How would you receive email?

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arigead
Posts: 14
Joined: 02 Aug 2012, 16:29

How would you receive email?

Post by arigead » 28 Oct 2012, 09:27

I now own a B3, time to play ;-)

I think I might have started on the wrong tack here but I got curious about email. Email behind the front end of clicking "Send" or "Receive" is dammed complicated. There are a few HowTo articles on the wiki about sending emails which I have to implement but I'm using gmail's smtp server and it works. What about receiving emails to mydomain.com? I can already send email from my account through gmail but what if I wanted a new email address? In order to play with this you could set up a dynamic dns domain but I read somewhere that the Internet don't like mail servers with a dynamic IP addresses and black list them :-( On my current ISP I couldn't get a fixed IP address without company details and a business account. Apparently IP4 addresses are quite rare these days. Did nobody think of that happening? Well OK ATM (20 years ago) was meant to address that problem (which didn't get much attention, suited the carriers and not the end user perhaps), and then the IETF produced IPv6 to address that problem. Still I'm running on IPv4, after all these years. Is there an older protocol in widespread use? Even the Navy got rid of Morse ;-)

Regardless of that potential problem of fixed IP address, how would you do it? There was a recent security story where a wired writer had his apple devices hacked by somebody ringing in to Apple support to request a password reset. At the root of the problem is that Internet security relies on a login based on email Address & password. We secure our passwords but if we rely on two part security and one part is an email address that's not much security in that element. In the case of wired writer his email addresses were always johnsmith@... So it was pretty easy to predict his username with Apple. Then just ring apple and ask for a password reset. Confirm who you are with a Birthday or something, Bob is your Uncle, Security would be having a different email address for every account. For years we've been pushing a different password for every account we'll soon be going even more complicated.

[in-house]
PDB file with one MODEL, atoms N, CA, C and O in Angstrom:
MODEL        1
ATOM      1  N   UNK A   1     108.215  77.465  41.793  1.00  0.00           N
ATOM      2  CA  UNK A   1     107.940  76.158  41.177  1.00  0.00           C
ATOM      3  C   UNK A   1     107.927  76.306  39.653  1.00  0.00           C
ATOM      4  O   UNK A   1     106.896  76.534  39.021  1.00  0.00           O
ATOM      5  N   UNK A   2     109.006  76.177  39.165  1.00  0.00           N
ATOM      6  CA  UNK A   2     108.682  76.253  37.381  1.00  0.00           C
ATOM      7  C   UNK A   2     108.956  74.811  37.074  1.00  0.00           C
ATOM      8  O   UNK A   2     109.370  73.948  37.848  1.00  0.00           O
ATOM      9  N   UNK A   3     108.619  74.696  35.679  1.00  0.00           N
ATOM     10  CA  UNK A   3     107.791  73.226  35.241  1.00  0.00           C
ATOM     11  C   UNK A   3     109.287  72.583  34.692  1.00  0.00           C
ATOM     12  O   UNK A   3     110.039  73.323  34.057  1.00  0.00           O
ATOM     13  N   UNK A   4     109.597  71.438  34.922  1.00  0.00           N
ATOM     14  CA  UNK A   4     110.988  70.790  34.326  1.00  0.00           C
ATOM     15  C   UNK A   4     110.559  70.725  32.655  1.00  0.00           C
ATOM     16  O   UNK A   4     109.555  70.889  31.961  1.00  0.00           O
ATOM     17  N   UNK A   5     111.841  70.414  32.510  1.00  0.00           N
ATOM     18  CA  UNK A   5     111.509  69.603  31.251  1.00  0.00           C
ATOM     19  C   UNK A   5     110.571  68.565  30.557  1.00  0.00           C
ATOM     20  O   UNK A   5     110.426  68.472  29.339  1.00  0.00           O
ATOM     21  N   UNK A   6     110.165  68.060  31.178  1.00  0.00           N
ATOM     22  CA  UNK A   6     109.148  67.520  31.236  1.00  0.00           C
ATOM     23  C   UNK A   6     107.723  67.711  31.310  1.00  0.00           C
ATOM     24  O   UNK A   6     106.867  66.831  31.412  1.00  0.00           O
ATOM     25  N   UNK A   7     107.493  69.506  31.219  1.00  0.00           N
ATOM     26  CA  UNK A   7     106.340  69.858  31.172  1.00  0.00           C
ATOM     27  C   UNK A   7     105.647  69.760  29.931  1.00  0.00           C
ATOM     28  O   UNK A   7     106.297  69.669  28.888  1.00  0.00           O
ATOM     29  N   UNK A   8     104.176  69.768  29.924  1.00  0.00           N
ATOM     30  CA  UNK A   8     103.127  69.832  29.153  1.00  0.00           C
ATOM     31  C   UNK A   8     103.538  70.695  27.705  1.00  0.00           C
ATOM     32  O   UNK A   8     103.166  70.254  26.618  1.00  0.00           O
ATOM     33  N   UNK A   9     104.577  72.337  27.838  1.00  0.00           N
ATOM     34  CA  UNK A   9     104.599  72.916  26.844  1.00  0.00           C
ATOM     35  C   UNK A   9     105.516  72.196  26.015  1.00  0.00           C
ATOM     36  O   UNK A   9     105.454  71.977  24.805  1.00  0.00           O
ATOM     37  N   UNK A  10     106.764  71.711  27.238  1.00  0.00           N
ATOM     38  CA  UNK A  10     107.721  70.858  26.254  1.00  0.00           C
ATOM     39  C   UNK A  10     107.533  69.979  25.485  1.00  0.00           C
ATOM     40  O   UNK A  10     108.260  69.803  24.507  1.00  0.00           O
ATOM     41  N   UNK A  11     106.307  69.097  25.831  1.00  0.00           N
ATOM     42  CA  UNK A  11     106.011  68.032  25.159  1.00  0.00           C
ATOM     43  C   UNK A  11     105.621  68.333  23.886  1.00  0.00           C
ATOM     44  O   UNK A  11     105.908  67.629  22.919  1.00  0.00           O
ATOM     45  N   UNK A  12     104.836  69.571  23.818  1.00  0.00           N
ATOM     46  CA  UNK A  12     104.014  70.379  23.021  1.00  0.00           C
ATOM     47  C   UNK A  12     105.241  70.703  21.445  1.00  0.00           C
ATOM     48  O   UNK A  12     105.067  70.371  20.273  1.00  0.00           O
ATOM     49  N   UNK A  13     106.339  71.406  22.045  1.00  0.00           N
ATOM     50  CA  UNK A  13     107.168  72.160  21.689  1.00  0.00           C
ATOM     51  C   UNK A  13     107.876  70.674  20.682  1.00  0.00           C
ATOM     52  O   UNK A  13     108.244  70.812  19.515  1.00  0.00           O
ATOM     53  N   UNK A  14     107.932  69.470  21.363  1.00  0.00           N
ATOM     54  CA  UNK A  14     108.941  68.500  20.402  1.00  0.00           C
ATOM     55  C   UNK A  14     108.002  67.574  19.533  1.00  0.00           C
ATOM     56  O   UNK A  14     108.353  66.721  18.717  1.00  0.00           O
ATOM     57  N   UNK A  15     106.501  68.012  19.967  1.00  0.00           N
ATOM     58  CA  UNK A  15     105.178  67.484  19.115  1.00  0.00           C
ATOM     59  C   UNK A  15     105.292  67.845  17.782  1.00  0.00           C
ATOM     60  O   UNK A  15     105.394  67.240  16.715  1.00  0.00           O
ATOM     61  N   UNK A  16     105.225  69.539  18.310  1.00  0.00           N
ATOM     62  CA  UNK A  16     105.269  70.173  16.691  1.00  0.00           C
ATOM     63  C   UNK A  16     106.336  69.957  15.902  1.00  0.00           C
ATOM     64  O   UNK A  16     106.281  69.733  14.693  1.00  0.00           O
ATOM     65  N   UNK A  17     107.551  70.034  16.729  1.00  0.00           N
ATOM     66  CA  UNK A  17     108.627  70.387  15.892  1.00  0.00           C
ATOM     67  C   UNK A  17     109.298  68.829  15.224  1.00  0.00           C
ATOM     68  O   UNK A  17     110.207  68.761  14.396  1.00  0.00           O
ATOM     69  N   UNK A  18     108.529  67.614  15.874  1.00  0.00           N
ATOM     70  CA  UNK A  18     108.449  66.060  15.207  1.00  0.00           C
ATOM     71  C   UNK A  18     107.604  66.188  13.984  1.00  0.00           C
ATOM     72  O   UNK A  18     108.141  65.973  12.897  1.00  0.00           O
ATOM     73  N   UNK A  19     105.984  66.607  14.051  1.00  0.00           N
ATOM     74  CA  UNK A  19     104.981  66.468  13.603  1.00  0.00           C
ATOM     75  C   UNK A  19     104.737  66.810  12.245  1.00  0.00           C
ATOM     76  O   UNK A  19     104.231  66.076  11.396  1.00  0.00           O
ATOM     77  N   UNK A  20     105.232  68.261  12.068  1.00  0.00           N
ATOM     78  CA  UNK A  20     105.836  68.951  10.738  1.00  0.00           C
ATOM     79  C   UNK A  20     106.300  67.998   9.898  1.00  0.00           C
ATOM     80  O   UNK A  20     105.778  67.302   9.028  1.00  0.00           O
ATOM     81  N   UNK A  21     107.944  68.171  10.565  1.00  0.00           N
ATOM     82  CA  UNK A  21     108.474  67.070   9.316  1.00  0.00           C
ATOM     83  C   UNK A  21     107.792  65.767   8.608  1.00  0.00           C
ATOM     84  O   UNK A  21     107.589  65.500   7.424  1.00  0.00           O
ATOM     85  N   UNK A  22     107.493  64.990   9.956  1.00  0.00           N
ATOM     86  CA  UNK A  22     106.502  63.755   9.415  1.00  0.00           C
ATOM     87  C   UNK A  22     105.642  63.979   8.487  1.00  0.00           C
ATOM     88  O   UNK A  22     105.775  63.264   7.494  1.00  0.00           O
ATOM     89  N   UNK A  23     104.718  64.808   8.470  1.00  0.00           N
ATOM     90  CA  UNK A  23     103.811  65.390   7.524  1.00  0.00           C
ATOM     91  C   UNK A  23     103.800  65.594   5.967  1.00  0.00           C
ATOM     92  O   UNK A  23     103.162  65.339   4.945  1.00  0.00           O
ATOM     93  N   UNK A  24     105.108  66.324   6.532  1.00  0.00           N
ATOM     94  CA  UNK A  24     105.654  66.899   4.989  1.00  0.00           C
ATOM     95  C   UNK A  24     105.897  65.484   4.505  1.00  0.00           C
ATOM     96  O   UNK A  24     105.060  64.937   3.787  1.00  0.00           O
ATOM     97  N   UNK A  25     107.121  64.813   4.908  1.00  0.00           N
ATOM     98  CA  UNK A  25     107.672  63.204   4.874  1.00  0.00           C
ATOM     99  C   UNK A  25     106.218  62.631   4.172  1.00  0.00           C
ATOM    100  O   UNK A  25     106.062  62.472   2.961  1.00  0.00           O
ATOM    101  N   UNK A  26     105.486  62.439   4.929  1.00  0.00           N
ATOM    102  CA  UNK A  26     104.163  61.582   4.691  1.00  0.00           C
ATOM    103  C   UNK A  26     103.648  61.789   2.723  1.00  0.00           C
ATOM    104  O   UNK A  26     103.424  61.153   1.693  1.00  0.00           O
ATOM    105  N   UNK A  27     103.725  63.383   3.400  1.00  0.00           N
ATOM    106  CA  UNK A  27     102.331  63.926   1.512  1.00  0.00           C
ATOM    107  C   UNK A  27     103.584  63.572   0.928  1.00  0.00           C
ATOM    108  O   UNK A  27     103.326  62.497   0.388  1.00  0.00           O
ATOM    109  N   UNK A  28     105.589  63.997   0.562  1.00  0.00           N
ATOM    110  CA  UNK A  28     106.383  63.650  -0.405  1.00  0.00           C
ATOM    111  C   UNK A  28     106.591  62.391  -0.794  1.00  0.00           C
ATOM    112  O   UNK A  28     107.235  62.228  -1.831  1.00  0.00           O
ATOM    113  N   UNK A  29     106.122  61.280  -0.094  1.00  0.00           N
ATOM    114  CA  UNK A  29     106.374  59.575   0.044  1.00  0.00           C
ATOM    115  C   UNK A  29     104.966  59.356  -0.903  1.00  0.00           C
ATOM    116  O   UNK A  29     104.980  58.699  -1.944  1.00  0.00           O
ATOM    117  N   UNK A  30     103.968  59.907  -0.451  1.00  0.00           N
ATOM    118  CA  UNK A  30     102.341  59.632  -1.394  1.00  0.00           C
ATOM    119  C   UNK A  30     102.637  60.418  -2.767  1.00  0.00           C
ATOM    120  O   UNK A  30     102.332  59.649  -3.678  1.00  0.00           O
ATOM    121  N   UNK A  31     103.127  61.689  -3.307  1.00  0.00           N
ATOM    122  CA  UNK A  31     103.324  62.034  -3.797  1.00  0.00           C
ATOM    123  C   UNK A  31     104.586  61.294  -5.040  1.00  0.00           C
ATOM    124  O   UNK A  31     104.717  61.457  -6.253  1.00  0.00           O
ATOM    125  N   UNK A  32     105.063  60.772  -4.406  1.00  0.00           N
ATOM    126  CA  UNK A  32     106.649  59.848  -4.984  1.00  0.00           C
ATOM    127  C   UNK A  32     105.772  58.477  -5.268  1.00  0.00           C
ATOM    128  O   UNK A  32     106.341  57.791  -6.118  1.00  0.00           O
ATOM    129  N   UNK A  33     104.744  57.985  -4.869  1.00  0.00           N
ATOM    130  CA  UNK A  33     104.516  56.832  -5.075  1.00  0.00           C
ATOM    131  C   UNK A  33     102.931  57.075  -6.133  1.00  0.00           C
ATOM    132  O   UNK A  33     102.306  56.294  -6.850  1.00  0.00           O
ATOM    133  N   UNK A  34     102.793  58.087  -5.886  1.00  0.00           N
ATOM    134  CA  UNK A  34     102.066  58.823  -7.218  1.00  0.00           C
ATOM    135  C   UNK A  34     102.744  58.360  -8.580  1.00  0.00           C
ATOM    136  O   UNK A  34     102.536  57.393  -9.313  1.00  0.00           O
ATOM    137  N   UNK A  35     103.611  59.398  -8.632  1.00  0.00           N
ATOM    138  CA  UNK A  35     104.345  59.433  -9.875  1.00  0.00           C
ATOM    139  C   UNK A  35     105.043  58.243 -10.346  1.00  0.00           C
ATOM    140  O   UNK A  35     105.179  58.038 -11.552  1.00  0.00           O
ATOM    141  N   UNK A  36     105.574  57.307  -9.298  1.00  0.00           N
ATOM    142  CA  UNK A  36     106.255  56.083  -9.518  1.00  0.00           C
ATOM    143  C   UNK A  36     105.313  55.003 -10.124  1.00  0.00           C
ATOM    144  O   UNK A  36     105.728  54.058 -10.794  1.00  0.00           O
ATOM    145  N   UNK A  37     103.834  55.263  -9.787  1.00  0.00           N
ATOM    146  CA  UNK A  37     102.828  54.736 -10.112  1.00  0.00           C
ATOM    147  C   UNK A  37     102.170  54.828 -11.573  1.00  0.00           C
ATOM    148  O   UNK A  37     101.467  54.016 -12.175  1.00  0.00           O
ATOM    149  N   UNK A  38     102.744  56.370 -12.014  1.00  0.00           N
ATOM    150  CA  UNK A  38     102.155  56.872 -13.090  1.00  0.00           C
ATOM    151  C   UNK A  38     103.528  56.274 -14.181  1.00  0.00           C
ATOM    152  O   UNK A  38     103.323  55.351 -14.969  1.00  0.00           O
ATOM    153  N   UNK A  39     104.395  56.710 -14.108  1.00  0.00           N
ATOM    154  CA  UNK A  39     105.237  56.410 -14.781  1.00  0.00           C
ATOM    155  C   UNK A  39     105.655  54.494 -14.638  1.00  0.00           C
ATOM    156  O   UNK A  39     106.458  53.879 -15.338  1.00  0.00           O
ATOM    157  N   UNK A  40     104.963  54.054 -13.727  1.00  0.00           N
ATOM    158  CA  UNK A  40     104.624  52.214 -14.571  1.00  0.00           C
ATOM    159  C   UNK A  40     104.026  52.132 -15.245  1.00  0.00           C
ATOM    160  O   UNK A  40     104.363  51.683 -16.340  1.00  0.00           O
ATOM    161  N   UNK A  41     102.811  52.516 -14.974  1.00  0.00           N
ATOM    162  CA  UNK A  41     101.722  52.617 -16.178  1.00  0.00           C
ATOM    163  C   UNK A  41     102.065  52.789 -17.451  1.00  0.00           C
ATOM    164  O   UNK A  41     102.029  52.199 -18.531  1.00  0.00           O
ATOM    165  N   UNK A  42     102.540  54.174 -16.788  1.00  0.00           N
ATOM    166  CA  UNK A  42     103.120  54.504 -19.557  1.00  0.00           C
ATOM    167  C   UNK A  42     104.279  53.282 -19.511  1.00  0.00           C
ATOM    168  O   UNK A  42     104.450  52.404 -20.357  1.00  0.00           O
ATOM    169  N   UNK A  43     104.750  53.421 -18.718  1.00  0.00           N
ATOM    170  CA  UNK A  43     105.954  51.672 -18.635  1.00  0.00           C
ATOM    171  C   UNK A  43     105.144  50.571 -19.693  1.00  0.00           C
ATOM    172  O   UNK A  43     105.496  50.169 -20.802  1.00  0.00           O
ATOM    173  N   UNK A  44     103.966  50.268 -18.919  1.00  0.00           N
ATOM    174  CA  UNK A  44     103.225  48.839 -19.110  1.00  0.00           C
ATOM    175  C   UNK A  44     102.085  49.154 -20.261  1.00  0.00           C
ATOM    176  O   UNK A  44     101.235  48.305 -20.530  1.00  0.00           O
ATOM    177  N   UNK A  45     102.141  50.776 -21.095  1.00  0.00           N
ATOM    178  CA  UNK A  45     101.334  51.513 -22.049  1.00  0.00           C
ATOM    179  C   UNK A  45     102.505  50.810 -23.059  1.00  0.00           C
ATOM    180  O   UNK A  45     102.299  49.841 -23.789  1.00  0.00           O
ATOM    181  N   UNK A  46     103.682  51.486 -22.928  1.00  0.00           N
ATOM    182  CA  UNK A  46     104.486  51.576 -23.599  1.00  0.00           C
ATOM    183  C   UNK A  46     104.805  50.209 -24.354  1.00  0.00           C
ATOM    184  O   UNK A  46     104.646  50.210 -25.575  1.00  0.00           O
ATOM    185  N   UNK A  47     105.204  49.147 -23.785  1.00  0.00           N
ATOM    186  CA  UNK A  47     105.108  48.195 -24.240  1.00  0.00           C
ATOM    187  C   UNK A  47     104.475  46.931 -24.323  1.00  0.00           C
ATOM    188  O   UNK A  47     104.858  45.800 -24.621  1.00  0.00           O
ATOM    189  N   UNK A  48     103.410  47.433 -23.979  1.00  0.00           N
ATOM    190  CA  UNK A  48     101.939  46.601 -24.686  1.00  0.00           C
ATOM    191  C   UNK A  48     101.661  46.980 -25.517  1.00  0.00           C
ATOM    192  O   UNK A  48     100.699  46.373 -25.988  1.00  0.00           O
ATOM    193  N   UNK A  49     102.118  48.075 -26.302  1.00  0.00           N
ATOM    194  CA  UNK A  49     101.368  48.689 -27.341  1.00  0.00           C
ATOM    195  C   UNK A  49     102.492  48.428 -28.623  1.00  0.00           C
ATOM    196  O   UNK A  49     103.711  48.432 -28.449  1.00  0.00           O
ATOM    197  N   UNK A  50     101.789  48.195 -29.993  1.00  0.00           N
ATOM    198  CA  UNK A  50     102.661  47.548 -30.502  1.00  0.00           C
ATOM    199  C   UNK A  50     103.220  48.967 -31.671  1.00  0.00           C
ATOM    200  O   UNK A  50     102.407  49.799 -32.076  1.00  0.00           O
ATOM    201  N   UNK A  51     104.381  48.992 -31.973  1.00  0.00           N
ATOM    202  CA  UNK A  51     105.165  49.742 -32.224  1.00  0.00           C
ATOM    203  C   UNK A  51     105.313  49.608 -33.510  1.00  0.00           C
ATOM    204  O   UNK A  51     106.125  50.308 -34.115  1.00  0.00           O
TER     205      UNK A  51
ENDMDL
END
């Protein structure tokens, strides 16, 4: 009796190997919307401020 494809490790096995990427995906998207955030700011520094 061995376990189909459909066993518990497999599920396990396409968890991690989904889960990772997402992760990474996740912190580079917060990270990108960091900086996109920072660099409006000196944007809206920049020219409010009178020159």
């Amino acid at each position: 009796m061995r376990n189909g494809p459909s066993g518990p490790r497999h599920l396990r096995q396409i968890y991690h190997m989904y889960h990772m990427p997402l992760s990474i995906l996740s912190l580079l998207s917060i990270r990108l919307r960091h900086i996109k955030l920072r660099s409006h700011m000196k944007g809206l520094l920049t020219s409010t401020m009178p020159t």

I'm going completely off my own topic there altogether. I need help ;-) assuming I had a fixed IP address or if dynamic addresses worked if I set up dynamic dns on my B3 mydomain.com and I set up postfix on my B3 postfix would receive email for the domain and store it in the ~/maildir/ directory. Lets not overcomplicate things with multiple email addresses but if I had one email address an external smtp server, say google's smtp server, on receiving an email for me@mydomain.com would connect to my B3 and transfer the email. Postfix would accept it and stick the new email in ~/maildir/

On my various phones and laptops I'd have to point my mail clients to B3:~me/maildir/ via IMAP is that another part of postfix, or plugin or completely different program which takes care of syncing maildir to the various devices? OK that's another question. If I saw something going into my B3 ~me/maildir/ I'd be stoked.

As I said at the start maybe I started playing with the wrong Toy in my B3. Apache is probably much easier but I'll get to that in time. I know I have to read a lot lot more and i have a postfix book I'm reading through but a lot of the book is lists of /etc config details. Sleep..zzzzzzz ;-) If I ever get my head around this the B3 community will have a HowTo posted by me@mydomain.com

Back to the books

nobody
Posts: 226
Joined: 10 Mar 2012, 14:46

Re: How would you receive email?

Post by nobody » 28 Oct 2012, 09:45

arigead wrote:In order to play with this you could set up a dynamic dns domain but I read somewhere that the Internet don't like mail servers with a dynamic IP addresses and black list them :-( On my current ISP I couldn't get a fixed IP address without company details and a business account.
I'm afraid that blacklisting is justified. Nearly all mails from dynamic addreesses is spam. As a mail-admin my opinion is that, if you're not professional enough to obtain a fixed IP address, you're not professional enough to send me emails.
arigead wrote:Apparently IP4 addresses are quite rare these days. Did nobody think of that happening? Well OK ATM (20 years ago) was meant to address that problem